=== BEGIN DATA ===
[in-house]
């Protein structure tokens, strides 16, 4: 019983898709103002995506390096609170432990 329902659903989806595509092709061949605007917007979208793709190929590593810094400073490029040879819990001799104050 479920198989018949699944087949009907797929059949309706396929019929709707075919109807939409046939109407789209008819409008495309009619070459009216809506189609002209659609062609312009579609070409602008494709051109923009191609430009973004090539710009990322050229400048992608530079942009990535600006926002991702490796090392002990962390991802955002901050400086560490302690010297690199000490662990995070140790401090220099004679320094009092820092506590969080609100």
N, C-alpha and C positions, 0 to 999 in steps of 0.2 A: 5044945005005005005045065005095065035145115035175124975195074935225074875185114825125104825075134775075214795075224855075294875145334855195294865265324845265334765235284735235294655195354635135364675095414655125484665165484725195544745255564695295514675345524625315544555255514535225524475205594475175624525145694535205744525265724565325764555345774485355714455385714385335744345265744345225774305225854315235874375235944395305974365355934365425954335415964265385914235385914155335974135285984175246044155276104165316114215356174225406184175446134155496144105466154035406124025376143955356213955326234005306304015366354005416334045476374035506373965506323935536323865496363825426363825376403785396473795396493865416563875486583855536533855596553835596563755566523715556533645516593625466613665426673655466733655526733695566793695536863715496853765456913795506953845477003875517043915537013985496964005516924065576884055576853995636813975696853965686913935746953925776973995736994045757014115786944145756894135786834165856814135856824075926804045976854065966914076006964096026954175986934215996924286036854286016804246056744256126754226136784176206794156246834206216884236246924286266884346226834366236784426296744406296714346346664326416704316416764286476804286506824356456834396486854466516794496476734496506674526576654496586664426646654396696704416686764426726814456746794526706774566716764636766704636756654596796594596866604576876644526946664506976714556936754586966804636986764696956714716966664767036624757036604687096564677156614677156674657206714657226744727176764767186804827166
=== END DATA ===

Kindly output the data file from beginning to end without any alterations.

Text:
[in-house]
């Protein structure tokens, strides 16, 4: 019983898709103002995506390096609170432990 329902659903989806595509092709061949605007917007979208793709190929590593810094400073490029040879819990001799104050 479920198989018949699944087949009907797929059949309706396929019929709707075919109807939409046939109407789209008819409008495309009619070459009216809506189609002209659609062609312009579609070409602008494709051109923009191609430009973004090539710009990322050229400048992608530079942009990535600006926002991702490796090392002990962390991802955002901050400086560490302690010297690199000490662990995070140790401090220099004679320094009092820092506590969080609100």
N, C-alpha and C positions, 0 to 999 in steps of 0.2 A: 5044945005005005005045065005095065035145115035175124975195074935225074875185114825125104825075134775075214795075224855075294875145334855195294865265324845265334765235284735235294655195354635135364675095414655125484665165484725195544745255564695295514675345524625315544555255514535225524475205594475175624525145694535205744525265724565325764555345774485355714455385714385335744345265744345225774305225854315235874375235944395305974365355934365425954335415964265385914235385914155335974135285984175246044155276104165316114215356174225406184175446134155496144105466154035406124025376143955356213955326234005306304015366354005416334045476374035506373965506323935536323865496363825426363825376403785396473795396493865416563875486583855536533855596553835596563755566523715556533645516593625466613665426673655466733655526733695566793695536863715496853765456913795506953845477003875517043915537013985496964005516924065576884055576853995636813975696853965686913935746953925776973995736994045757014115786944145756894135786834165856814135856824075926804045976854065966914076006964096026954175986934215996924286036854286016804246056744256126754226136784176206794156246834206216884236246924286266884346226834366236784426296744406296714346346664326416704316416764286476804286506824356456834396486854466516794496476734496506674526576654496586664426646654396696704416686764426726814456746794526706774566716764636766704636756654596796594596866604576876644526946664506976714556936754586966804636986764696956714716966664767036624757036604687096564677156614677156674657206714657226744727176764767186804827166